Besides being in a perfect climate living next door to my best friends, the thing I enjoyed most about my time in San Isidro were the daily challenges like dealing with leaks, figuring out how to live without running water, or fighting off an unwanted creature encroaching on my space.

hard rain in the costa rica mountains

We dealt with a lot of droughts, but when it rained, it rained hard.

I even enjoyed the time my dog Mocha disappeared.

Well, enjoyed it after the ordeal was over.

Mocha was always by my side and didn’t walk very well. One day she wasn’t there. I looked all over the property. Anxiety increasing, I started screaming her name “Mocha!” My neighbor, Alejandro, heard and came running “what’s the matter?” “I can’t find Mocha!” I’m scared because she could have easily hurt herself to the point that she couldn’t walk back to me, which meant I had to find her in the Costa Rican wilderness. I felt really small.

Then I hear her bark. It sounds like she is in the pasture next door. I run over the bridge and off the property to the farm next door and stop abruptly, the grass is shoulder height. “Ugh, ticks,” I’m thinking as I scream for Mocha again. She barks in response and this time it sounds like she is back on our property. I run back and can’t find her.

Disregarding my fear of ticks, I run back to the farm and push through the tall grass, following her barks. I come to the edge of the steep creek bank and I see her. She is on the edge of the water, barking, and trying to get back up the steep muddy wall on the opposite side.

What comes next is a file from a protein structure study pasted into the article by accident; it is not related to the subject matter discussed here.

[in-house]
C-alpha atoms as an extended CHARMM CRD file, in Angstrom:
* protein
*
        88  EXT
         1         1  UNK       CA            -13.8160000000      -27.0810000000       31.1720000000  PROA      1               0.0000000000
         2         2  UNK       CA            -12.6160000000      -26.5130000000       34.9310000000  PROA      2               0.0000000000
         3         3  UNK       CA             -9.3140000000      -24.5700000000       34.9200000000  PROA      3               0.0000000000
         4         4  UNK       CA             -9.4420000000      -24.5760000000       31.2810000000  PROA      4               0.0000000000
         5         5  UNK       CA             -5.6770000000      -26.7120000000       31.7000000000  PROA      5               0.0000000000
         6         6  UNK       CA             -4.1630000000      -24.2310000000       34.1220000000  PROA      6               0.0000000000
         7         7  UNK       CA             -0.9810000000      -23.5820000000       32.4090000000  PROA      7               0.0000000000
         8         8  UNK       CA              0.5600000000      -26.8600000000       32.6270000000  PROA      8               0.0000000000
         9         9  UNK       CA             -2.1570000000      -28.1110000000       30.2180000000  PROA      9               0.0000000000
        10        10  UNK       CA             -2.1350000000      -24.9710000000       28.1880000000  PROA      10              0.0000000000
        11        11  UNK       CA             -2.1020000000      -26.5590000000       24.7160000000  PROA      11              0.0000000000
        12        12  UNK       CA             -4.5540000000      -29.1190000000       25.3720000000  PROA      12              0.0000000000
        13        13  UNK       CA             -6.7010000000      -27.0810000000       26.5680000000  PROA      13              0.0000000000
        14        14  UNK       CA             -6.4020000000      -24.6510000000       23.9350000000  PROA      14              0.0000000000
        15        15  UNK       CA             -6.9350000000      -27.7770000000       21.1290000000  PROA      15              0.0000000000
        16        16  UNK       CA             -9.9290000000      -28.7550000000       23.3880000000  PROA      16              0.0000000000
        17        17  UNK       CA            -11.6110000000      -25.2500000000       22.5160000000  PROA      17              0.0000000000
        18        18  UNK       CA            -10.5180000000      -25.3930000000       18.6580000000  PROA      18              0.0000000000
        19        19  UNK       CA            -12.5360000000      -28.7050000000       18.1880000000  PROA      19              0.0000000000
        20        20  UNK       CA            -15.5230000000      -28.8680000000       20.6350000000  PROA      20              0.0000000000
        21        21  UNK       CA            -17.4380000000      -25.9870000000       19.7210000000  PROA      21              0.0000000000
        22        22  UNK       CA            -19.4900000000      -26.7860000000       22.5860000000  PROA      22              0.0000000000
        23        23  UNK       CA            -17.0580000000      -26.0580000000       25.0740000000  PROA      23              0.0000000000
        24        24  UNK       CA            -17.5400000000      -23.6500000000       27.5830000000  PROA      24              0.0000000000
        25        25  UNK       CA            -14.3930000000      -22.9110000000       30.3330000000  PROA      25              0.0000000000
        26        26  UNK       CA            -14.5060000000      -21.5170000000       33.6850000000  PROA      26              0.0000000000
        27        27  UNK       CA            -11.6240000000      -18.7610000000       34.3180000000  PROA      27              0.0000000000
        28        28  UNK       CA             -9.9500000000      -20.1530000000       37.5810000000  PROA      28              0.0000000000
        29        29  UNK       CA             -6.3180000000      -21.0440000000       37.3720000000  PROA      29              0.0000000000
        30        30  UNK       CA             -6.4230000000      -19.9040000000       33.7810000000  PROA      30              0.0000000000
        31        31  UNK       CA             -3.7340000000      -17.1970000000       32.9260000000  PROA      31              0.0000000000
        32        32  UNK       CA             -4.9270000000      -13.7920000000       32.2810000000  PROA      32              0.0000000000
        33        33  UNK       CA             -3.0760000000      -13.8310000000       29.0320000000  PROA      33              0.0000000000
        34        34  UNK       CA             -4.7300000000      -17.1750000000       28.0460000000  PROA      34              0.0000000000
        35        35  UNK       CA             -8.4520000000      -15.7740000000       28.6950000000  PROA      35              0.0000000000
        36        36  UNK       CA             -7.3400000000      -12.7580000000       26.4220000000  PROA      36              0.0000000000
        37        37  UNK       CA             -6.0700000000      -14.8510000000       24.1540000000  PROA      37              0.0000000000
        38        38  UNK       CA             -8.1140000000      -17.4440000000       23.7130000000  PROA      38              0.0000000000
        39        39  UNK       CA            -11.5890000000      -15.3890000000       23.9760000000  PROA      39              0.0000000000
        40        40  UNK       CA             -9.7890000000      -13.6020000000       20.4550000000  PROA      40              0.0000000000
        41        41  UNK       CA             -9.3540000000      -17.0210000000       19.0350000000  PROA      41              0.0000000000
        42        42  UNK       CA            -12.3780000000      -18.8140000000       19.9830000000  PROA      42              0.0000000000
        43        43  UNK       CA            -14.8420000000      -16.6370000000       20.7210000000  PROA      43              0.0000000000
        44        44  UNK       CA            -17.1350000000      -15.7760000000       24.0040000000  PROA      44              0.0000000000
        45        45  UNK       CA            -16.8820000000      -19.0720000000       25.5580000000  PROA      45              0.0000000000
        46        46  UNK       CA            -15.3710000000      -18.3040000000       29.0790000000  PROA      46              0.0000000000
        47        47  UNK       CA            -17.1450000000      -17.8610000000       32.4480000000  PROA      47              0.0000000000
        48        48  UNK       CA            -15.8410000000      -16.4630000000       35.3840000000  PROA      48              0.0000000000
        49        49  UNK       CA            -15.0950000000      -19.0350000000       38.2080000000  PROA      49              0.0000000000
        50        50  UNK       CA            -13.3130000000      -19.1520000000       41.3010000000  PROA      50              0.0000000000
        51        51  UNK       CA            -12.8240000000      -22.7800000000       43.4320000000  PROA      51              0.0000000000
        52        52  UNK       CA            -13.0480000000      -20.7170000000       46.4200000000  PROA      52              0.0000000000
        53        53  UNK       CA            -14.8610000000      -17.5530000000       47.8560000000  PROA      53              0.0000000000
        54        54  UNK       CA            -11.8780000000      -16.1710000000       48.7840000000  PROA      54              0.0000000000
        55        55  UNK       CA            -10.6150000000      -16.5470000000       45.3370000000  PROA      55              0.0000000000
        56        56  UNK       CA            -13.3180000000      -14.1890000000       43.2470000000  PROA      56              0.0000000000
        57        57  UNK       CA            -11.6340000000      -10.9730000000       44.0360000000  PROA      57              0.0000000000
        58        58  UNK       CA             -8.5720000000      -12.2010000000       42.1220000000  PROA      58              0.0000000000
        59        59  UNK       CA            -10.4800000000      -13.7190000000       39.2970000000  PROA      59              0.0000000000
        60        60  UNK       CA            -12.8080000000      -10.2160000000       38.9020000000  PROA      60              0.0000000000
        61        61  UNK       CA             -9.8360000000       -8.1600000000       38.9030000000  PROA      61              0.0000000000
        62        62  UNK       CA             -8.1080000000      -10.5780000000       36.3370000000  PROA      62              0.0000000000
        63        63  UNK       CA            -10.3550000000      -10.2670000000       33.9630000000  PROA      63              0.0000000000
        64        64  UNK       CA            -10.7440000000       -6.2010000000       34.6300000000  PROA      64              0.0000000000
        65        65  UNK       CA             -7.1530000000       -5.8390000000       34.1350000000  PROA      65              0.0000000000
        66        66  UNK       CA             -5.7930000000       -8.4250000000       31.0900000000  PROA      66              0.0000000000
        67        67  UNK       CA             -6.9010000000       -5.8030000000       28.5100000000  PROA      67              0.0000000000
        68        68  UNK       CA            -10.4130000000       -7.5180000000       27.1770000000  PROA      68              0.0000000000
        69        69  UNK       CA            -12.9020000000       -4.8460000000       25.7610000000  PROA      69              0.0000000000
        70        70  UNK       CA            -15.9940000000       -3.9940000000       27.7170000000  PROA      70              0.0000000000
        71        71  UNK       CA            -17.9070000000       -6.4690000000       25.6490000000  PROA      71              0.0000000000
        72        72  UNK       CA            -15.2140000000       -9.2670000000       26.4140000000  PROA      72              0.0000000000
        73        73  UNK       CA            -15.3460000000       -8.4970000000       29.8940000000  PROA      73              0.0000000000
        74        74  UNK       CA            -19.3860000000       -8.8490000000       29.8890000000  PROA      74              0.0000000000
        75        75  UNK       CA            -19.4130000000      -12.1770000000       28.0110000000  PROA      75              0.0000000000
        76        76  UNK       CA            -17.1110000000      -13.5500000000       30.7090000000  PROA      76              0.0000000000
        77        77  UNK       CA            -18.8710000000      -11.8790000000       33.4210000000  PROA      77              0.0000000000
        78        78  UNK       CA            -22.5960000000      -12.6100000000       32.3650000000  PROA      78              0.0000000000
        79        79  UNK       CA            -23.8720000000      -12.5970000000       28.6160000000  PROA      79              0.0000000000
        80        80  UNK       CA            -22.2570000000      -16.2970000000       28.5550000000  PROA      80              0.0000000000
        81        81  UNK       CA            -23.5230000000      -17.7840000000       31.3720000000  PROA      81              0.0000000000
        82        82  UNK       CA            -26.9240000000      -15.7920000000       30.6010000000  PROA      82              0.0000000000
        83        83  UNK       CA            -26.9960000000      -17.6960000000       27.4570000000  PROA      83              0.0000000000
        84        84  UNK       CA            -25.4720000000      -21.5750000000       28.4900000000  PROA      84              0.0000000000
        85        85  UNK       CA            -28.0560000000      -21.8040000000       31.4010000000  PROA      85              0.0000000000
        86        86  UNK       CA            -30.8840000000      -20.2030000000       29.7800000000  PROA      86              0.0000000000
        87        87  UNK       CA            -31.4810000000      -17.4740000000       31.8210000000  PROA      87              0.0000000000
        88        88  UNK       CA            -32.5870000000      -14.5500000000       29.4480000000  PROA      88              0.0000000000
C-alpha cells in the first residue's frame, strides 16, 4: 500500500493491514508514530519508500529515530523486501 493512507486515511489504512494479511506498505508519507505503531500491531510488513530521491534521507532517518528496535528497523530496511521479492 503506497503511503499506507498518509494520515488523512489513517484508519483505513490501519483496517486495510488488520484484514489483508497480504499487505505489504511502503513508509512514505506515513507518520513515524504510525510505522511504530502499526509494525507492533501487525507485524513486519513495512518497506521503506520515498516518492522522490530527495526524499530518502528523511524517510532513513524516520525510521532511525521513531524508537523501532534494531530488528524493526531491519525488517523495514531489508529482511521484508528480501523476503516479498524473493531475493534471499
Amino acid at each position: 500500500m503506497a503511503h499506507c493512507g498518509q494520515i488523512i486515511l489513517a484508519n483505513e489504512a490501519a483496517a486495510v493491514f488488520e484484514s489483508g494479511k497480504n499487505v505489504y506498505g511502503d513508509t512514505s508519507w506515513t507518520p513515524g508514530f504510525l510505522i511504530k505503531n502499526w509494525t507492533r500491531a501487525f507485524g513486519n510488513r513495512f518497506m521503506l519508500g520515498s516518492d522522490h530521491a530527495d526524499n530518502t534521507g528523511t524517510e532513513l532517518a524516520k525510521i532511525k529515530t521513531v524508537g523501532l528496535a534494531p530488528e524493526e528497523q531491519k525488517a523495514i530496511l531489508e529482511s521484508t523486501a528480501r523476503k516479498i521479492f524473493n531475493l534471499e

I’m panicking a bit. The creek is narrow and sometimes water comes rushing down, raising the water level to way over Mocha’s head. I have to get her out of there before that happens or before she hurts herself trying to get out.

Alejandro and I come up with a plan. Since Mocha can’t walk well, much less climb a 30-foot wall of mud, I’m going to climb down and make her a harness out of her walking harness and a rope. Alejandro is going to pull her while I push her. All 70 pounds of her.

Did I mention that the creek also smells like poop? Before we execute our plan, Alejandro and I suit up in long sleeves and pants to protect ourselves from the poop, ticks, rusty barbed wire, and crazy plants growing all over. I wonder how I’m going to get out of the creek after we rescue Mocha.

I descend the mud wall into the creek with the drive of a madwoman rescuing her baby from under a car. “NO! GO AWAY!” I have to scream at Mali because she is scaling up and down the embankment and jumping all over me and Mocha, putting herself in the way. “Play time in the creek is AWESOME!” she says to me with her eyes. I fight off a fit of the giggles, trying to be very stern, while I eventually get Mali to leave us alone.

Mocha is smart, she knows I’m there to help and cooperates as I hook her into the harness contraption. I lose my grip on her slippery body half way up the bank. In slow motion, with panicked eyes and paws grasping at earth, Mocha slides back down the muddy bank. Mali jumps all over her, excited for more play time in the creek.

We got Mocha out on the second try. Alejandro and I had a weird rash for the next few days, I had sore muscles, but no one was hurt. That was a good day.

My time in San Isidro is filled with wonderful memories like that. The perfect climate, perfect friends. I highly recommend living in a ramshackle cabin in the Costa Rican mountains next to your best friends, at least long enough for some adventures.

my two dogs looking down off the porch of the treehouse